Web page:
There is at least one fast food chain whose menu offers customers a simple hot potato. On Wednesday, the Obama administration served a hot potato at the House Financial Services Committee's Monetary Policy and Trade Subcommittee hearing titled “Evaluating U.S. Contributions to the International Monetary Fund.”
The lone witness was Lael Brainard, Under Secretary of the Treasury for International Affairs, one of the leading administration voices on behalf of free trade.
By way of background, as a staff member of the committee, I drafted dissenting views on several occasions when administrations sought increased contributions for the International Monetary Fund (IMF), World Bank and regional development banks. These proposals inevitably passed with the backing of the “too big to fail” banks and their multinational corporate clients, but the objective of opponents was to make the administration and the industry beneficiaries pay the highest possible political price.
Brainard’s message to the subcommittee, in essence, was that this cycle is about to start again, because the administration proposes to shift $63 billion from New Arrangements to Borrow (NAB) at the IMF to the U.S. quota in order to fulfill a commitment made to the G20 in 2009 in response to the 2008 episode of the ongoing financial crisis. She argued that this action is necessary to maintain the standing of the United States as the contributor of 17.69 percent of the fund and the sole nation among the 188 members countries empowered to veto actions of the IMF.
Subcommittee Chairman John Campbell, R-Calif., a CPA, expressed disappointment that the administration has not included this proposal in its budget request, given that the shift in the funds from the reserve to the quota results in 25 percent of the amount taking the form of callable capital. Thus, he argued, nearly $16 billion would have to be charged to the budget. In addition, the United States would accept an amendment to the IMF Articles of Agreement to change the composition of the Executive Board in a manner that would preserve the U.S. board seat and veto.
Brainard contended, as previous Treasury representatives have done for generations, that the U.S. contribution is merely an “exchange of assets” that has no budgetary implications.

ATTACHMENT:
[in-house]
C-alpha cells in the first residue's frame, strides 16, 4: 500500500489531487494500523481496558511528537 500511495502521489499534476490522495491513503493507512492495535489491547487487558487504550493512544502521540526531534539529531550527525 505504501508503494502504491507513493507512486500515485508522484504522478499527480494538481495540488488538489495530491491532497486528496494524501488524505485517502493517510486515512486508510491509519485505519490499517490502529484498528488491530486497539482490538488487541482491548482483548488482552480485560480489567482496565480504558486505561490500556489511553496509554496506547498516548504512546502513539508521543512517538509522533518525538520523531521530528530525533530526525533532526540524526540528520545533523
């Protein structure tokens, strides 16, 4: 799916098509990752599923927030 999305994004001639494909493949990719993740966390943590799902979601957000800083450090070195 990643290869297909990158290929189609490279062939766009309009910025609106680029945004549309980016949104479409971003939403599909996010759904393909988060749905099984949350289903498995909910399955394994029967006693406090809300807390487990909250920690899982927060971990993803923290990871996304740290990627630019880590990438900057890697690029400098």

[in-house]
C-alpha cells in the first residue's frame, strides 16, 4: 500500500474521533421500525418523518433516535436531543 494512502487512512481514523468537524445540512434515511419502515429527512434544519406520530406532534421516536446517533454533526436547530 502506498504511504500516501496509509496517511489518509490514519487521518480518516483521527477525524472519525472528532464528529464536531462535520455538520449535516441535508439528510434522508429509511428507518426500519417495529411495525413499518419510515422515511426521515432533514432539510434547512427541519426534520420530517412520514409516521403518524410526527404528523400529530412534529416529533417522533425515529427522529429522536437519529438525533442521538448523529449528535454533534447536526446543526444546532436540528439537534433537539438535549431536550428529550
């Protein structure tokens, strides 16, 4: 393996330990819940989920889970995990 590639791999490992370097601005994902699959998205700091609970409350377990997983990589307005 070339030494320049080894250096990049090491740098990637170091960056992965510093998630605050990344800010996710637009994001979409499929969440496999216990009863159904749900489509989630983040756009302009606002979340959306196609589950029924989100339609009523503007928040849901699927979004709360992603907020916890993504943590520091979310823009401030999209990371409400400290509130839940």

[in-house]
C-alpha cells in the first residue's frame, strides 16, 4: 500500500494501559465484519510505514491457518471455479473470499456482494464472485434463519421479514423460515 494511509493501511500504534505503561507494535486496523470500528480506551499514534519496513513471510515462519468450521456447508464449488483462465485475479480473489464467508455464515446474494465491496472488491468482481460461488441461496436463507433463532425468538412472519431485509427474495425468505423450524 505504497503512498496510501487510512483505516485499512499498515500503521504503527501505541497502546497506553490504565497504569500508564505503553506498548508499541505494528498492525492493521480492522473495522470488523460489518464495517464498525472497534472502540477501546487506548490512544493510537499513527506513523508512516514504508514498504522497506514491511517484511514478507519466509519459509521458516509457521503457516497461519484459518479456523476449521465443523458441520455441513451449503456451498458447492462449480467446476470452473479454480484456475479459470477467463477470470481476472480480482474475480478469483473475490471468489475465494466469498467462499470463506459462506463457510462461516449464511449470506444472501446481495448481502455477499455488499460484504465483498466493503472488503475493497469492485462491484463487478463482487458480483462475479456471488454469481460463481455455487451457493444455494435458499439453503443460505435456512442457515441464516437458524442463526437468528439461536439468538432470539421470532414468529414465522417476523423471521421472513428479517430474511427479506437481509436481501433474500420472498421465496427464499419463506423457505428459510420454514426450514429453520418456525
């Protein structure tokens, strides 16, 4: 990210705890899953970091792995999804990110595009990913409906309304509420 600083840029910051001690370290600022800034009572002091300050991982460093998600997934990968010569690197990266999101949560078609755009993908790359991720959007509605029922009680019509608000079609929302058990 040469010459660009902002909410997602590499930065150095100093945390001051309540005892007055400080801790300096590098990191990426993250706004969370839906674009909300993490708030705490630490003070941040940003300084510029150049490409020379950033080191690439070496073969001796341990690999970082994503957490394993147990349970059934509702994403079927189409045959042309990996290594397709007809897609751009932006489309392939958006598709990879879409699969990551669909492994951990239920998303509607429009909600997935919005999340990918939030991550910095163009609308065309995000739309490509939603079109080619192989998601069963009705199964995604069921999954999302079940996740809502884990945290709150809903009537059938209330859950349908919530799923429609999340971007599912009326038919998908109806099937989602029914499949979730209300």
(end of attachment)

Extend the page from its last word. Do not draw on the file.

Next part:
Campbell retorted that all purchases are exchanges of assets; if one buys a chair, one exchanges money for the chair, but it is an expenditure of the money.
Brainard touted the three functions the IMF performs in the global economy: 1) providing funding for balance of payments adjustments coupled with conditions, 2) market surveillance and 3) technical advice. She emphasized that the United States enjoys a special advantage due to its veto power, which gives it effective control over the programs when it chooses to exercise it. Thus, the IMF is, in effect “our thing.”
Campbell’s response could be viewed as akin to the question associated with Sarah Palin, “So how’s that workin’ out for ya?” A more sophisticated view, presented in a recent article
in this space, is that the IMF was created at Bretton Woods in order to establish the predominance of the dollar as a reserve currency convertible into gold under a regime of fixed exchange rates that collapsed in 1967 when the French under Charles de Gaulle decided the time was ripe to present more dollars than the United States could redeem in gold.
So four decades later, what is the point? Apparently, the point is, first, that the administration made this commitment, and second, the dollar has reached a point where critics contend that its role as the sole reserve currency is unsustainable, although it has not actually been replaced by gold, a basket of currencies or some other alternative.
The outlook is for this issue to become part of the negotiations between congressional Republicans and the administration over the budget, the debt ceiling, bailouts of too big to fail banks, pending nominations and pet issues of legislators.
In this process of horse trading, the administration may argue, as it did with the debt ceiling, that it will not pay a price for meeting commitments the United States has made to its global creditors. Congressional leaders will probably package this in a manner that will avoid a separate vote, and opponents will employ a variety of tactics to force one. Watch this space for further developments.
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